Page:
In mathematics, an element x of a Lie group or a Lie algebra is called an n-Engel element, named after Friedrich Engel, if it satisfies the n-Engel condition that the repeated commutator [...[[x,y],y], ..., y] with n copies of y is trivial (where [x, y] means xyx−1y−1 or the Lie bracket). It is called an Engel element if it satisfies the Engel condition that it is n-Engel for some n.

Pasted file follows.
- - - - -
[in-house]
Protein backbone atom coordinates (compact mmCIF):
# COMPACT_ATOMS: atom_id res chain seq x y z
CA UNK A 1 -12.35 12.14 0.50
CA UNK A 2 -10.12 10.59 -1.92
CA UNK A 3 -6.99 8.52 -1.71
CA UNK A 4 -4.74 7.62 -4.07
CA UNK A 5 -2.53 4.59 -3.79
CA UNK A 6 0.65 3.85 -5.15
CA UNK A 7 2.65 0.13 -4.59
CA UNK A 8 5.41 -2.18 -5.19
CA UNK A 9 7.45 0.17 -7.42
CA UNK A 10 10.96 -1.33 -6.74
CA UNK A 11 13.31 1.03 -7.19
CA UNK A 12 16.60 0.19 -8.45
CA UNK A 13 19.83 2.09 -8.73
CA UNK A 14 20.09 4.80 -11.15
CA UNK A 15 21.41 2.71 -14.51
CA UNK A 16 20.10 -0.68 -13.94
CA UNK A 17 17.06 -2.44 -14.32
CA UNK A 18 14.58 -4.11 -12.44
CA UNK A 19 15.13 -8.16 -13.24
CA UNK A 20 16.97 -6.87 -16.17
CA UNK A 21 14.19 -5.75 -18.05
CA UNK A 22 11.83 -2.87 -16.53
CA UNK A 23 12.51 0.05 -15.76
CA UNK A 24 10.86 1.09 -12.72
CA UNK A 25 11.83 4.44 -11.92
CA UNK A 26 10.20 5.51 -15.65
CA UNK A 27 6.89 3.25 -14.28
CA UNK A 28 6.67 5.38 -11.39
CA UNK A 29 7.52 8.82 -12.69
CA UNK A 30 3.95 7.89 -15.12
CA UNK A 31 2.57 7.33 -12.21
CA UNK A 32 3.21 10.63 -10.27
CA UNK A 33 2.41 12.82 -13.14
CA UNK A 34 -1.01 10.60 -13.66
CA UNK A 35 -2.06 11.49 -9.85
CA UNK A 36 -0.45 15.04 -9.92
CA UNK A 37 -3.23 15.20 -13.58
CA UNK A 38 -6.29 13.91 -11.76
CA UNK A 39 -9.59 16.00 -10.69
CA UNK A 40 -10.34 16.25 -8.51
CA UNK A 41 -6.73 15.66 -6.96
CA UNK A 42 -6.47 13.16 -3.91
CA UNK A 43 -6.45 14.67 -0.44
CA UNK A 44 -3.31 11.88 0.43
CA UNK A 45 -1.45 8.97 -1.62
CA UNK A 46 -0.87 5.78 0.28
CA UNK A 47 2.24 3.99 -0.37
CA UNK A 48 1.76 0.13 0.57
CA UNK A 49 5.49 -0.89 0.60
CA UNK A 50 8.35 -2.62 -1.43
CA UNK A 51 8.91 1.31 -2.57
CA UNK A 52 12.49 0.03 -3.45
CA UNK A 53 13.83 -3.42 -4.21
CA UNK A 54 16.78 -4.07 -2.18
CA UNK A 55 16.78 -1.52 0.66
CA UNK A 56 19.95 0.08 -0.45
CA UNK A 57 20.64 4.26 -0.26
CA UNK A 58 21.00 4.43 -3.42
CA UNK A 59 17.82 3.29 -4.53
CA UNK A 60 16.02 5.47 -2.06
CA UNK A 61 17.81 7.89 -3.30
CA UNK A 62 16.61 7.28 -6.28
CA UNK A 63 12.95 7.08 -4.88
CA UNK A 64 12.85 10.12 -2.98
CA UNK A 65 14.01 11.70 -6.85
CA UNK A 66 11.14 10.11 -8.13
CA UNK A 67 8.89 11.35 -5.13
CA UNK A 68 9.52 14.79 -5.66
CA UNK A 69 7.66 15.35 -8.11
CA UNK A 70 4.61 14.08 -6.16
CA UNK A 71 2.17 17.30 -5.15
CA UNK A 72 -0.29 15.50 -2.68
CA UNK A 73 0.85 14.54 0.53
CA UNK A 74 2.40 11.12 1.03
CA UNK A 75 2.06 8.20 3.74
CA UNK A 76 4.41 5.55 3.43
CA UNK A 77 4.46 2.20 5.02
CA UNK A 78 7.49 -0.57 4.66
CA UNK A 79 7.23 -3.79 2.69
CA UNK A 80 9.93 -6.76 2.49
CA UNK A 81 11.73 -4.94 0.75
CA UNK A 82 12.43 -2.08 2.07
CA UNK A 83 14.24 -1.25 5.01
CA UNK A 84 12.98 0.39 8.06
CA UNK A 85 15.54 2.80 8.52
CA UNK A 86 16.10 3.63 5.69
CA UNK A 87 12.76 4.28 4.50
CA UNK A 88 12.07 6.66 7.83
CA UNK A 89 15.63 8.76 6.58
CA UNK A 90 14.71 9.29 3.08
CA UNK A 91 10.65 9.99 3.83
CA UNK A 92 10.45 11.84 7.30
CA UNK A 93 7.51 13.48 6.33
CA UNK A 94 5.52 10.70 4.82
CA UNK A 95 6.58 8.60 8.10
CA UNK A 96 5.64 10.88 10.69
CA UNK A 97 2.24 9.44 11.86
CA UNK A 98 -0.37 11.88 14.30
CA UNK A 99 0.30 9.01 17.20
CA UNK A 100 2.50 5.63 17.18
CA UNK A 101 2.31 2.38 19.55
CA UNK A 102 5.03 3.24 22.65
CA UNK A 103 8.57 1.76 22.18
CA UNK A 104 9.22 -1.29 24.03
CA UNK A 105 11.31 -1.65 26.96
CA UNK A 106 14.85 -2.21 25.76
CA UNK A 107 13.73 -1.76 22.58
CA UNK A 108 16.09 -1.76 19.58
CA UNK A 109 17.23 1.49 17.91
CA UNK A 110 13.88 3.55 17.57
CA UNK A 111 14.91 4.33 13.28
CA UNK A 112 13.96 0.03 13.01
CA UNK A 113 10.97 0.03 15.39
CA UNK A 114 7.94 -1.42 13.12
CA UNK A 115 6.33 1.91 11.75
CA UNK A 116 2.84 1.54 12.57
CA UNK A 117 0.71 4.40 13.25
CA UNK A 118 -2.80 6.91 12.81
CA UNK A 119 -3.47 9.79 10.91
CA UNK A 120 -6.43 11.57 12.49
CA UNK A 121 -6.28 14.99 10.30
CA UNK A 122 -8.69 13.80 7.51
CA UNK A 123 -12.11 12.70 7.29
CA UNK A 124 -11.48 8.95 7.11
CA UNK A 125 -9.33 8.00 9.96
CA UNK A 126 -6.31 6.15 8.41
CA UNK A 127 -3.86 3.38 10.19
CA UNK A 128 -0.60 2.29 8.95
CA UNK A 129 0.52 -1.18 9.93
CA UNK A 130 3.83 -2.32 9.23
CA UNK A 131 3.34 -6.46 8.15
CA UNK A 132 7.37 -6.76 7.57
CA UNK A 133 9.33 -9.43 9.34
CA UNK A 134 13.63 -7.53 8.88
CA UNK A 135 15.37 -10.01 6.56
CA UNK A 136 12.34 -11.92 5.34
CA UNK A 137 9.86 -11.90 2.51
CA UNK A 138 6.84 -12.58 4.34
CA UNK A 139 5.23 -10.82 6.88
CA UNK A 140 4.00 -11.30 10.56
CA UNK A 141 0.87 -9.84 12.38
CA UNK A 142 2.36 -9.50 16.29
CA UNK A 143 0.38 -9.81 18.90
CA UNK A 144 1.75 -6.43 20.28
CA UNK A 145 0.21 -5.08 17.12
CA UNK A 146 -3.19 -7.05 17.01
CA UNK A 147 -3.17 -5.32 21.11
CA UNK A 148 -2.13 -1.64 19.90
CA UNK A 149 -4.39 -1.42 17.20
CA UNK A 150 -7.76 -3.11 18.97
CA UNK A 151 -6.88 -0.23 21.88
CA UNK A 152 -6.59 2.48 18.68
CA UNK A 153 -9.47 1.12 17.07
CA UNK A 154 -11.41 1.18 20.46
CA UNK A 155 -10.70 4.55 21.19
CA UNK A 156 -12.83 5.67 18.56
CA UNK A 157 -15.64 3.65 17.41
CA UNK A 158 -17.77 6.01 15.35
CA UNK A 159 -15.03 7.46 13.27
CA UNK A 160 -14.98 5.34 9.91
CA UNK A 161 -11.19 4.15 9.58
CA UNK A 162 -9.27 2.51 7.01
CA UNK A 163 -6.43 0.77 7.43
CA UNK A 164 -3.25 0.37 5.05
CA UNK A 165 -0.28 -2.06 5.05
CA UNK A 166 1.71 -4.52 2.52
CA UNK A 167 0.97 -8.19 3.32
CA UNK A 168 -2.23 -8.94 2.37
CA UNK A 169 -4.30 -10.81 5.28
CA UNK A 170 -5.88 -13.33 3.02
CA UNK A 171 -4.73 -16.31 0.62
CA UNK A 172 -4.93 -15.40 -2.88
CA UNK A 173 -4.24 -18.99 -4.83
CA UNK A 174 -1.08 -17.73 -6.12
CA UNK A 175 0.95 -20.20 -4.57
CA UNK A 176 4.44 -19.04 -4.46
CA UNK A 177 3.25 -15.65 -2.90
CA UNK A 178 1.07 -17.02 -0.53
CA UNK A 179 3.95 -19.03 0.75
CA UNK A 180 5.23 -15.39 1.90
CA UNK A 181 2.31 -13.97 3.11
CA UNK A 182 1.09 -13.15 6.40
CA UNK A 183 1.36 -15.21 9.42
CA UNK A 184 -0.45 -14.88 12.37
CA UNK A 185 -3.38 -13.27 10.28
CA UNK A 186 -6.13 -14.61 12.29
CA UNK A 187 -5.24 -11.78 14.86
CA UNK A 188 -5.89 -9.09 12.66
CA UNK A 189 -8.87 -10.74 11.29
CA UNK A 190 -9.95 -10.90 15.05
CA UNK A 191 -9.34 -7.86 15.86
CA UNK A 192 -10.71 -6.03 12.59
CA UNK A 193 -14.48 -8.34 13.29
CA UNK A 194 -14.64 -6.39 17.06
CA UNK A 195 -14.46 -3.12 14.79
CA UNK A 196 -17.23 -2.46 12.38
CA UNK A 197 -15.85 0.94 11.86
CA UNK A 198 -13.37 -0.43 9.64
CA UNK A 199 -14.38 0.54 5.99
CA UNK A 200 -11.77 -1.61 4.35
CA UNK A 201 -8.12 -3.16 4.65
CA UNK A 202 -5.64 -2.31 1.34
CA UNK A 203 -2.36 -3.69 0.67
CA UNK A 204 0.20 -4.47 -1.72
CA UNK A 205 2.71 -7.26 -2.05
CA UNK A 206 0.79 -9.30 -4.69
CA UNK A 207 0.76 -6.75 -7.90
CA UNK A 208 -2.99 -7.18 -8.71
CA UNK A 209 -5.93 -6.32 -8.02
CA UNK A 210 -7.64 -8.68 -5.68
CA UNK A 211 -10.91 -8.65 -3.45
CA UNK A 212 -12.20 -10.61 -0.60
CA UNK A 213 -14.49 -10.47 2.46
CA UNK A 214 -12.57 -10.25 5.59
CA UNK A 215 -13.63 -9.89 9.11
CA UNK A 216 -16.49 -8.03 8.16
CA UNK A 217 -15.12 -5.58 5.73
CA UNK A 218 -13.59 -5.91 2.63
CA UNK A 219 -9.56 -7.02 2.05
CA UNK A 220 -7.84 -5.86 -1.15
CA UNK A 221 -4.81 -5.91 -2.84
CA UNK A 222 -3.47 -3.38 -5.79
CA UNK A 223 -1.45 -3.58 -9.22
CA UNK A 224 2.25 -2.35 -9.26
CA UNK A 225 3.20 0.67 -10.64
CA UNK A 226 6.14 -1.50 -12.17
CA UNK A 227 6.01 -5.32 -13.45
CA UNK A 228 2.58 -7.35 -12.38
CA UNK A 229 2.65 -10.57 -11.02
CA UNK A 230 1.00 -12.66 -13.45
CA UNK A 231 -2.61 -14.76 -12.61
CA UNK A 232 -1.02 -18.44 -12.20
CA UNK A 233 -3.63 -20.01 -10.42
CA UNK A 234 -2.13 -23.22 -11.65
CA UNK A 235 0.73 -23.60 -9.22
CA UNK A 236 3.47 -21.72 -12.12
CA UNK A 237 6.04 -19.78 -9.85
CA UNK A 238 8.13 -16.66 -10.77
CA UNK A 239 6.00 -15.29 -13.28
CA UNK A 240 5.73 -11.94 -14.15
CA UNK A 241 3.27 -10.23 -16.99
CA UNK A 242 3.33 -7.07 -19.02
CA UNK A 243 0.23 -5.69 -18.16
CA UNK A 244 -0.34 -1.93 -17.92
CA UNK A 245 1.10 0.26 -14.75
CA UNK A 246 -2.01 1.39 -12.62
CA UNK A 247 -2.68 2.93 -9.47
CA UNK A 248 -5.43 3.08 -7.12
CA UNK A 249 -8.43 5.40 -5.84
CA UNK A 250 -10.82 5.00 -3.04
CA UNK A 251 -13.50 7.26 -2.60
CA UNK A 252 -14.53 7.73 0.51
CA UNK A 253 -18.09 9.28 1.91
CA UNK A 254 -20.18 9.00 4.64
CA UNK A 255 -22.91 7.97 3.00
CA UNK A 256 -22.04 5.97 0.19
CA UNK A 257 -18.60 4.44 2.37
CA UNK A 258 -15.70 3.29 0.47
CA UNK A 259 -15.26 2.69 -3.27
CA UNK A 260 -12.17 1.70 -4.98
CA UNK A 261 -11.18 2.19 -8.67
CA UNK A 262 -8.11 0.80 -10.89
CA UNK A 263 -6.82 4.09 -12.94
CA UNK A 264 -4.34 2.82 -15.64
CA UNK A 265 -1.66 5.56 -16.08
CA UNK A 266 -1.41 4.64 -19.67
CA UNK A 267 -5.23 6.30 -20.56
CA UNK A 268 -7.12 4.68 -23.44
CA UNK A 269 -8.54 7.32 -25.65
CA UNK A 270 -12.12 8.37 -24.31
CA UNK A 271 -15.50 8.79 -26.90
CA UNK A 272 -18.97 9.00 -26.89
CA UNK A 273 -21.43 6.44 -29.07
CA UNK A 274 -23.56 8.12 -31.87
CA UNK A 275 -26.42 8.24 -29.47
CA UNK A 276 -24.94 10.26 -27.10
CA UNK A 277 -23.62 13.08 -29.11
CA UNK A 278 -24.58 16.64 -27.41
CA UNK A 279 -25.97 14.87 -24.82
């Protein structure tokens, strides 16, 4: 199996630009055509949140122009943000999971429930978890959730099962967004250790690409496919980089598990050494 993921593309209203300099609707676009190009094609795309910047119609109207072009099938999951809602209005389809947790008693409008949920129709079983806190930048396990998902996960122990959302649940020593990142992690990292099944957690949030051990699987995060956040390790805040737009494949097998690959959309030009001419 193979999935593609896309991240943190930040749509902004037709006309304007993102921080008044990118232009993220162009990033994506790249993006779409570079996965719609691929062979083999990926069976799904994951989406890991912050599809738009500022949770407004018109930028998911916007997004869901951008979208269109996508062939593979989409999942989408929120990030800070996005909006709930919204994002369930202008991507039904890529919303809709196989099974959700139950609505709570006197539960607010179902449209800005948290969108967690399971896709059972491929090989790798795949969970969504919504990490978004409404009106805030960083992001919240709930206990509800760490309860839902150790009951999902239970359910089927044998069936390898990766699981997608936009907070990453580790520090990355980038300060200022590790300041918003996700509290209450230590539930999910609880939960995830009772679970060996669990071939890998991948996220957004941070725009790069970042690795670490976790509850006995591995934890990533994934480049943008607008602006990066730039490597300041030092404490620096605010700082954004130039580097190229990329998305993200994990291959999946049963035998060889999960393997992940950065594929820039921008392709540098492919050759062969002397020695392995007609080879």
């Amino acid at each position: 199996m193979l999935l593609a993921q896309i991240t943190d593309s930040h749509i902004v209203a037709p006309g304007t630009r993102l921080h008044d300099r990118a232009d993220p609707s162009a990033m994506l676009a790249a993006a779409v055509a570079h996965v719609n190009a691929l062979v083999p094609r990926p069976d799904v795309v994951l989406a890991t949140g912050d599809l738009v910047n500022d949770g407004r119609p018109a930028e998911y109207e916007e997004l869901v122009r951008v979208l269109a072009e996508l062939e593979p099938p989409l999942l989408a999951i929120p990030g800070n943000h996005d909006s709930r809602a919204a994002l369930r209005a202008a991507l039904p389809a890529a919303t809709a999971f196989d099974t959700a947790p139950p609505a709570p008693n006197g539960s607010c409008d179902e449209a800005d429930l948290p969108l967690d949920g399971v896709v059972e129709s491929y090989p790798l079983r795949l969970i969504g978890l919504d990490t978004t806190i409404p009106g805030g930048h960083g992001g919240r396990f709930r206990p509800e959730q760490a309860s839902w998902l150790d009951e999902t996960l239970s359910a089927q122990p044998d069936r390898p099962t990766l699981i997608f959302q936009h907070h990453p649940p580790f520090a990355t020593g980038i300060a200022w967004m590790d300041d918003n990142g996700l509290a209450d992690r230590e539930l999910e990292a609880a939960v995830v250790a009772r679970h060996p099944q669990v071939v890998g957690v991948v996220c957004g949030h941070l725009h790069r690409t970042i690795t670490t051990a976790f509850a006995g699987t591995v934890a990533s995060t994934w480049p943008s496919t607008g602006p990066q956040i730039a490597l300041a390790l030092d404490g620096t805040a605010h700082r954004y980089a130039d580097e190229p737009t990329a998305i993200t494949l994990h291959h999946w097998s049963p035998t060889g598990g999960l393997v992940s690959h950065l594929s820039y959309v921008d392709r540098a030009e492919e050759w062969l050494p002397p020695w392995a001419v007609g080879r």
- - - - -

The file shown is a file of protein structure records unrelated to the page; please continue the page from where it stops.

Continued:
A Lie group or Lie algebra is said to satisfy the Engel or n-Engel conditions if every element does. Such groups or algebras are called Engel groups, n-Engel groups, Engel algebras, and n-Engel algebras.
- Shumyatsky, P.; Tortora, A.; Tota, M. (21 Feb 2014). "An Engel condition for orderable groups". arXiv: .
- In other words, n "["s and n copies of y, for example, [[[x,y],y],y], [[[[x,y],y],y],y]. [[[[[x,y],y],y],y],y], and so on.